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From "De Meyer Tim" <Tim.DeMe...@cegeka.be>
Subject Derby eating up disk space + how to trigger ReclaimSpace elegantly
Date Mon, 08 Aug 2011 07:12:08 GMT

We're working on a java webapp and using a derby database (v10.5) in embedded mode.
The first version of the application went live about 2 months ago.
The application gets used for making invoices and we also store the XML of an invoice document
in the derby DB (input data for generating a PDF against a template).
Today, the database is about 1,7GB on disk.

During these 2 months, we've released some minor upgrades, including database migration scripts
(like extra tables for new functionality).
Now we've noticed that, when we ran our latest upgrade, the database has suddenly shrunk to
a size of 600MB.
This latest upgrade contained a migration script that dropped a no longer needed timestamp
column on practically every table.
It's after executing this script that the shrink happened.
You can see about practically every .dat file getting touched (or rebuilt) and this shrinks
the seg0 folder.
We did some debugging and hit suspend when the disk size started shrinking, it lead us to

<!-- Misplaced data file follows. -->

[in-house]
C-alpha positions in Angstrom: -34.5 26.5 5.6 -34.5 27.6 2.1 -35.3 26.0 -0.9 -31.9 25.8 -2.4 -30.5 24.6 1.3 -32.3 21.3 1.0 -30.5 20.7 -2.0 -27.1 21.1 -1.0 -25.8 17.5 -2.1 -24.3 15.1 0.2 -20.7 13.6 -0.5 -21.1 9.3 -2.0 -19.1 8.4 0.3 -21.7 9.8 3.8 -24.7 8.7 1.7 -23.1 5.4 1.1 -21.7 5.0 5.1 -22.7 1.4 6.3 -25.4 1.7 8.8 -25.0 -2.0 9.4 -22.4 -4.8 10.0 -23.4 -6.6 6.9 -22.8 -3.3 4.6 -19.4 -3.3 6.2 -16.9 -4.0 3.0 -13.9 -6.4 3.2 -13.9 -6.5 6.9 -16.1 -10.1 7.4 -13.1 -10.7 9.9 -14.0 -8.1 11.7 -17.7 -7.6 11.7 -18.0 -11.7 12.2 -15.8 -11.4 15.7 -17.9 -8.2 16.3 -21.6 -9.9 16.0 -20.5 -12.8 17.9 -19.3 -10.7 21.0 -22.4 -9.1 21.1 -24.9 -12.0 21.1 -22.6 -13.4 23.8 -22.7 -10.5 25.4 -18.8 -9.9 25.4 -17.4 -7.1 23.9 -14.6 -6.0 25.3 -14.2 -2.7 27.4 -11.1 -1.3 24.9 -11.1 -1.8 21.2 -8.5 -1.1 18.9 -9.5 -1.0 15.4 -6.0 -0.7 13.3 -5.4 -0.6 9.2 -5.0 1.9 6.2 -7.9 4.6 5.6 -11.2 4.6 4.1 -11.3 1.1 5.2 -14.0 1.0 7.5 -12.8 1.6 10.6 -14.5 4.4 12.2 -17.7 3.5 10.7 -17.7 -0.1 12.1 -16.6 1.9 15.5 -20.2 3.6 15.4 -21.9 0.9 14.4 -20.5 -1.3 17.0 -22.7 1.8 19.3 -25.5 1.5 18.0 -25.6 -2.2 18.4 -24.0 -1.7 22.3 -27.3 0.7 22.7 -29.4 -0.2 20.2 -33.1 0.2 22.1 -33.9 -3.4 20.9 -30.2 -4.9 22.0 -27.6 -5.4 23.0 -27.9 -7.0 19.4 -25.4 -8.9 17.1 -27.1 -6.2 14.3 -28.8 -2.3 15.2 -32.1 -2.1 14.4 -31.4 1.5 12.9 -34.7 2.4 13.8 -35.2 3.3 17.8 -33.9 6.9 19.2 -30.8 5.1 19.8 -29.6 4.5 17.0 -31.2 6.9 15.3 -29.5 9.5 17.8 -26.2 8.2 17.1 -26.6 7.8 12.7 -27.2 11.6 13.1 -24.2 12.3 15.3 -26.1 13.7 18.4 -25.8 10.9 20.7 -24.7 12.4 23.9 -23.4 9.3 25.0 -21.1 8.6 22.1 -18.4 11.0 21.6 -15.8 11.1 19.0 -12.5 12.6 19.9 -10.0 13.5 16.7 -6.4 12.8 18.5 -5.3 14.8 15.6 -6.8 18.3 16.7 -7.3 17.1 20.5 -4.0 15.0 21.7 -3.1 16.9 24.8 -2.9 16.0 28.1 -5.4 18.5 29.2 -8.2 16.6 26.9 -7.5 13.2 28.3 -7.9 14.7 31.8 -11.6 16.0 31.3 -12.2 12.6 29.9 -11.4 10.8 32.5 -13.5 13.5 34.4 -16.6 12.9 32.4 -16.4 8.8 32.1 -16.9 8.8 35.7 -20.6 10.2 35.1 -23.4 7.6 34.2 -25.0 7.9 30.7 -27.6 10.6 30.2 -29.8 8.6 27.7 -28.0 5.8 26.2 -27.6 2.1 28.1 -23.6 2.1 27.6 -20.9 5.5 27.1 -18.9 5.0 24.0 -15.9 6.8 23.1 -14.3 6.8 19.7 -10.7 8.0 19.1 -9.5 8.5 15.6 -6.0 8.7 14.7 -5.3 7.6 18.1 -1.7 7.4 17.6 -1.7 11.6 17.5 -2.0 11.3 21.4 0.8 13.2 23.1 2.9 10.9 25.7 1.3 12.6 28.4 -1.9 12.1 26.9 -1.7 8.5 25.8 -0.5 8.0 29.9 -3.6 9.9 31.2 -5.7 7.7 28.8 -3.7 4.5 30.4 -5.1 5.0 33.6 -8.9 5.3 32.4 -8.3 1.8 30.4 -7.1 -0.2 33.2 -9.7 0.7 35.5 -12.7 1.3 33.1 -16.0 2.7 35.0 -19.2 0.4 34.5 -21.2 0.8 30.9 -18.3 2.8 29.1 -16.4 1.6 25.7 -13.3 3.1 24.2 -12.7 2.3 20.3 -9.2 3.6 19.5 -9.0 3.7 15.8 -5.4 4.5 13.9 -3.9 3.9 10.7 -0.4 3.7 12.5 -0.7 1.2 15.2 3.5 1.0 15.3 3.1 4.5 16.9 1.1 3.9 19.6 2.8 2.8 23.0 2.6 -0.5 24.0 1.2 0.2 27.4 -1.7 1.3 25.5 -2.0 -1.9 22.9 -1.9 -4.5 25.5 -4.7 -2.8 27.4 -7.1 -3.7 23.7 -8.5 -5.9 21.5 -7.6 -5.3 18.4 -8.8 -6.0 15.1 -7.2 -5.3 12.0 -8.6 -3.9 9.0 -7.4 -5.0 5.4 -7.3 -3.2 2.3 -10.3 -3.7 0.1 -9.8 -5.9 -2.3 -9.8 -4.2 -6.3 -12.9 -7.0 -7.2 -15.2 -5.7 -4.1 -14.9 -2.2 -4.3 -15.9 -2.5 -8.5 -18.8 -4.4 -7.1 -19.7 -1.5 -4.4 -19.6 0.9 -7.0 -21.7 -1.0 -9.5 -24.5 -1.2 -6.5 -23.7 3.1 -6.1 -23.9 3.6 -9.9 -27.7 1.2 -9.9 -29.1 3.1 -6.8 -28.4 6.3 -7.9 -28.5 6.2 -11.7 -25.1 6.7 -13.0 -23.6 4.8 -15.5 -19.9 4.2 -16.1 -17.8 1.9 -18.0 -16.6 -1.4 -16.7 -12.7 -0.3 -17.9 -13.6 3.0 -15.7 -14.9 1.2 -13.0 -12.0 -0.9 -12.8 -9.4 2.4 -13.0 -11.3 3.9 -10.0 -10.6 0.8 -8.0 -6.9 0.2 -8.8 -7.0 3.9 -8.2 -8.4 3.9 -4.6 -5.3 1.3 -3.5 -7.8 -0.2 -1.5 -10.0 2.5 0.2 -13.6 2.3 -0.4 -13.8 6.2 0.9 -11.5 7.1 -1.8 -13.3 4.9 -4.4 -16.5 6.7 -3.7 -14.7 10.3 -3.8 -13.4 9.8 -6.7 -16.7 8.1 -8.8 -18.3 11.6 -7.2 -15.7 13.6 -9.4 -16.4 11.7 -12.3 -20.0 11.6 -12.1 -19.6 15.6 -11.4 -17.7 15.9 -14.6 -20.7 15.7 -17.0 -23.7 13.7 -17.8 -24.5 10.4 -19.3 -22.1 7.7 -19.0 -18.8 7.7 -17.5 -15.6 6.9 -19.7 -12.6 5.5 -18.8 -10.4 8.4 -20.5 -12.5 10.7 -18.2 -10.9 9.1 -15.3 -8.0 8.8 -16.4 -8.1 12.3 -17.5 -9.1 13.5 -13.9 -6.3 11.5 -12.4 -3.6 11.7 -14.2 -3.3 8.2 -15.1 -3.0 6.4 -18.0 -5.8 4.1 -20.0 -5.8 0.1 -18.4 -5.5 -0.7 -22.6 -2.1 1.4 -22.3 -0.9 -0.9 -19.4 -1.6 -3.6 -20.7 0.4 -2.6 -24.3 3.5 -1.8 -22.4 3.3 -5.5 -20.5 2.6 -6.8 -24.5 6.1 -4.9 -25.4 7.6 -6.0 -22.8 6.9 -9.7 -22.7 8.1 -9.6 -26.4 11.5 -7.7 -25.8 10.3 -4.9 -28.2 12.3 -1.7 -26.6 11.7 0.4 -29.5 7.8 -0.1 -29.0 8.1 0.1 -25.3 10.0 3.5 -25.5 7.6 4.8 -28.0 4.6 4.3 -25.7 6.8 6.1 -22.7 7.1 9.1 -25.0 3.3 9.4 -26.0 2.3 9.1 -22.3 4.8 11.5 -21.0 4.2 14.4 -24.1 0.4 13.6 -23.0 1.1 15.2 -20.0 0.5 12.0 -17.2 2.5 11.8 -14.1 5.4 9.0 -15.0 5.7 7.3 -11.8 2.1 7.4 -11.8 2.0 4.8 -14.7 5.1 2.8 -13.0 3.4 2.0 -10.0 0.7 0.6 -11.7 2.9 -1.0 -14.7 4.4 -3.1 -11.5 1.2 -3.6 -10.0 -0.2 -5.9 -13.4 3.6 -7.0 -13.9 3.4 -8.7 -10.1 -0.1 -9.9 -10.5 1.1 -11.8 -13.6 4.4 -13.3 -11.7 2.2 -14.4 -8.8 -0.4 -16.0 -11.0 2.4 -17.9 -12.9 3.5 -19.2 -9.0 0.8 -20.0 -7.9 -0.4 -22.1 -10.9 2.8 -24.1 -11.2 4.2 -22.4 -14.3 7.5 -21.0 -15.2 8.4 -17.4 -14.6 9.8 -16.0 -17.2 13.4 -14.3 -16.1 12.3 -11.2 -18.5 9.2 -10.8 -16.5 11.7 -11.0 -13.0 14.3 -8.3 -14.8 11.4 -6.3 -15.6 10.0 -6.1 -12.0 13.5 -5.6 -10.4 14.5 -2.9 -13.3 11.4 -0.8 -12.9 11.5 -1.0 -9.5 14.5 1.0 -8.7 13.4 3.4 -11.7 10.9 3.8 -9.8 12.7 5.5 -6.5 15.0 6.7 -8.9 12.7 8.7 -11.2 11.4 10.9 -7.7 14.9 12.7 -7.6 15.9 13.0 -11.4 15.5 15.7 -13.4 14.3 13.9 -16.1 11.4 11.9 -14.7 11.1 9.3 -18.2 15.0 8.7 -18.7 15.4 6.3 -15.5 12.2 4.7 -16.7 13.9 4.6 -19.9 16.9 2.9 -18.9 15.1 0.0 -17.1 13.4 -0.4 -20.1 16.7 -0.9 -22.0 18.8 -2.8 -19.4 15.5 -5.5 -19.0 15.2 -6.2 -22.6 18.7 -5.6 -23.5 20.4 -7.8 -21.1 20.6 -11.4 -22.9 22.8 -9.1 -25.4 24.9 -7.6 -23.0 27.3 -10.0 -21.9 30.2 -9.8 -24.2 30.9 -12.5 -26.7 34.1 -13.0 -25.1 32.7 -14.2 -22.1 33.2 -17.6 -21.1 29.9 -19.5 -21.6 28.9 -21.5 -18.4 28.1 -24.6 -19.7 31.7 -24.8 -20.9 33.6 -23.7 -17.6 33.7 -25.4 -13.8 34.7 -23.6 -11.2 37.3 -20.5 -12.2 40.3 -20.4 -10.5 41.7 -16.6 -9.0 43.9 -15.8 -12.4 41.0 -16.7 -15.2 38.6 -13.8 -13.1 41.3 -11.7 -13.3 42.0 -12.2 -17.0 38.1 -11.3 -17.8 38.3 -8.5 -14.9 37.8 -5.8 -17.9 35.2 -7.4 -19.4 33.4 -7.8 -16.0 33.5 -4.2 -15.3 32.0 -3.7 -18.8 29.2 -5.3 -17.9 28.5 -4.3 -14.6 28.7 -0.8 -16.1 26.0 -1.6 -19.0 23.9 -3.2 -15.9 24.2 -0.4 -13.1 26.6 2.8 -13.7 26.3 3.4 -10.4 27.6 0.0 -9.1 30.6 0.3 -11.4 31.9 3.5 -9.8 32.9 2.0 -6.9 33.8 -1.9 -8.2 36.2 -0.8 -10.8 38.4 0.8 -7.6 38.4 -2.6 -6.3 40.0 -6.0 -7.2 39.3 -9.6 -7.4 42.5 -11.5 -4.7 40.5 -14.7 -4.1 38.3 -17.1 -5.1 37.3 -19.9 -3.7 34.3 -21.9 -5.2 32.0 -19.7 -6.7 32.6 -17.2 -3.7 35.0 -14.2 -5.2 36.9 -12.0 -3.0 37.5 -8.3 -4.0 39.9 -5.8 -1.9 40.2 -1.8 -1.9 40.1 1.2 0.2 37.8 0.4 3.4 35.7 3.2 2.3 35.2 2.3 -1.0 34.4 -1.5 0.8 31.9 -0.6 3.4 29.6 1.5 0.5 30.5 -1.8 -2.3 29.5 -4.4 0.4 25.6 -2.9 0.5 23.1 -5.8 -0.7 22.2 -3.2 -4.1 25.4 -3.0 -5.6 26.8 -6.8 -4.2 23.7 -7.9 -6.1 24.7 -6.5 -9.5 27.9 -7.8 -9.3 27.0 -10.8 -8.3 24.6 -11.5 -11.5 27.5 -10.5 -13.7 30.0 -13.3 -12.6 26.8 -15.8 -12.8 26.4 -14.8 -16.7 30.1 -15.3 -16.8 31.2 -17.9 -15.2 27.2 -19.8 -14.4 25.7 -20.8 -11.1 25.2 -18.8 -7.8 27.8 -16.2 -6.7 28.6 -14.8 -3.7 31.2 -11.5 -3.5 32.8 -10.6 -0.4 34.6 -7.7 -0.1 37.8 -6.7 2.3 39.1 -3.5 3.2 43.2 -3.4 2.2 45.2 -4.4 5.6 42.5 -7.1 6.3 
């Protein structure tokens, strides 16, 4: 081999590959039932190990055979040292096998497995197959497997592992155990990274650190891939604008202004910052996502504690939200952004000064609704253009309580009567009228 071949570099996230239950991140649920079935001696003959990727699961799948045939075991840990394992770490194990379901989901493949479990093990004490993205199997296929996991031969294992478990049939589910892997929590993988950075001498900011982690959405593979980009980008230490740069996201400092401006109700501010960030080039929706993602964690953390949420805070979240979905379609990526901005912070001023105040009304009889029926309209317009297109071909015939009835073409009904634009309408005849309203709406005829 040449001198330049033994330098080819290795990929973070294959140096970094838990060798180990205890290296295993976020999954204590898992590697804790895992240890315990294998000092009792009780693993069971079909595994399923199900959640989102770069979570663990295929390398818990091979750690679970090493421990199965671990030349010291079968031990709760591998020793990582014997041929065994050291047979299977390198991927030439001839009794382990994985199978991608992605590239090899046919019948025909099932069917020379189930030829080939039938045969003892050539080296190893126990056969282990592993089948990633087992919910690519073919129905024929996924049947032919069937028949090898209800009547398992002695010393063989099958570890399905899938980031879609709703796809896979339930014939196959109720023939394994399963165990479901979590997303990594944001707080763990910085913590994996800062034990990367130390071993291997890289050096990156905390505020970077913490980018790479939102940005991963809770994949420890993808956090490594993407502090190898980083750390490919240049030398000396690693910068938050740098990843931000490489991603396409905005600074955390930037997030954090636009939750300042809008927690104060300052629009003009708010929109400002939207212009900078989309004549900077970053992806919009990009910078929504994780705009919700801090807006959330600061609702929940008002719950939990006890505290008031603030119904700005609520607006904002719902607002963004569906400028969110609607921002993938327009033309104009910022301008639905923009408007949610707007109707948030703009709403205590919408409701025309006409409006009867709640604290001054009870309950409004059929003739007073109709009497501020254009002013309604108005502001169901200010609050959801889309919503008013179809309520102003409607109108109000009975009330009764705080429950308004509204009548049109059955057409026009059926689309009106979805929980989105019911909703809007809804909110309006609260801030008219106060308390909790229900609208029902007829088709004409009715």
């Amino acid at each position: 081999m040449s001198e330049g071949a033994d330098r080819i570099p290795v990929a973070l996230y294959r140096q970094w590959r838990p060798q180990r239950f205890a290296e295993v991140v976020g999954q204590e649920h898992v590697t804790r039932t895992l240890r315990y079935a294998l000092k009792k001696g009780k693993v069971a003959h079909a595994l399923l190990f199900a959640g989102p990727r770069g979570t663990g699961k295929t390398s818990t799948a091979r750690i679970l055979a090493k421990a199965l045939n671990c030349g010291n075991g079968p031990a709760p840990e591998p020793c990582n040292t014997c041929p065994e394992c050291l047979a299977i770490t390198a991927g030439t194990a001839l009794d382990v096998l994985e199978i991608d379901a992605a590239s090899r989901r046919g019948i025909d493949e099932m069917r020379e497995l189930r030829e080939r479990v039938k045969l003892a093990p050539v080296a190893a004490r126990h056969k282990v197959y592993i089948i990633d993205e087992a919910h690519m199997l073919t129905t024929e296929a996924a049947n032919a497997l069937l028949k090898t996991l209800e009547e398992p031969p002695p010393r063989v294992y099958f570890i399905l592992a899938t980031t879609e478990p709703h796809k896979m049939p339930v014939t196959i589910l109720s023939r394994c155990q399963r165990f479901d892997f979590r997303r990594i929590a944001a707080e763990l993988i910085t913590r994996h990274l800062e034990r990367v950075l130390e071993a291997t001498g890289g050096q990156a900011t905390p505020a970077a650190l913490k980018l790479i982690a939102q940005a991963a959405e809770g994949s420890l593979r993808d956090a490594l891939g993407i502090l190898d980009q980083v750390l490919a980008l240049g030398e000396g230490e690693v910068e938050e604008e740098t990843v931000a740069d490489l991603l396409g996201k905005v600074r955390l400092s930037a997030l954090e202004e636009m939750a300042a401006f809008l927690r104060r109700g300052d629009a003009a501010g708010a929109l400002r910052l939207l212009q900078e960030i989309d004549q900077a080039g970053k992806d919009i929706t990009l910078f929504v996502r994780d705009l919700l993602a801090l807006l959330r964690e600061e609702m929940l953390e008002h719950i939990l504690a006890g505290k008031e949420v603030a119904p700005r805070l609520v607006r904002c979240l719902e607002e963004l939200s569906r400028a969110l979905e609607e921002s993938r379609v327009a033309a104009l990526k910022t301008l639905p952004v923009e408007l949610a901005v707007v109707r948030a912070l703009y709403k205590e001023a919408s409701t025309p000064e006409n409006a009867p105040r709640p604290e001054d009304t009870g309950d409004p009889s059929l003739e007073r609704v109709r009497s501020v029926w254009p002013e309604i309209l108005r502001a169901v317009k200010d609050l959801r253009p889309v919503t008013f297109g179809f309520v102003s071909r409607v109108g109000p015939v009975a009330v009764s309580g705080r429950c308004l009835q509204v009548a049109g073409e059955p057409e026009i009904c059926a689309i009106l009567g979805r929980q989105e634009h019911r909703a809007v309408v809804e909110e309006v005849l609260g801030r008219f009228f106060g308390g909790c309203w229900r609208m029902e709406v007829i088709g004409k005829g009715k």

a Derby class called "ReclaimSpace".

We're afraid the database will start using up unnecessary space again soon, and of course,
we're not going to have a similar migration script in every upgrade.
Why is derby so greedy with disk space (in our configuration)?
I'm also not sure what made the database grow in the first place. Was is just using the DB
or was it the migration scripts from the previous releases, I don't know.
Is there an elegant way to configure derby to do this cleaning continuously, or to let our
webapp instruct derby to do some cleaning?
We're launching the webapp from within a small java webstart app (we launch a Jetty and attach
our war file), so it's even OK for us to write some java code to do it programmatically.

We've found this, but it's on a per table basis :-(

By the way, as a comparison, we're running about 10 of these webapps on different desktop
Each webapp synchronizes its data to a server running a postgresql 9 database.
This means that this postgres database accumulates all the data of these 10 webapps (some
data is shared, so it's not times ten).
The size of this postgres DB is less than 1GB, which sounds OK against the 600MB of one of
those webapps, but not against 1,7GB for one webapp.

Any help on all of this would be more than welcome.

Kind regards,

Tim De Meyer

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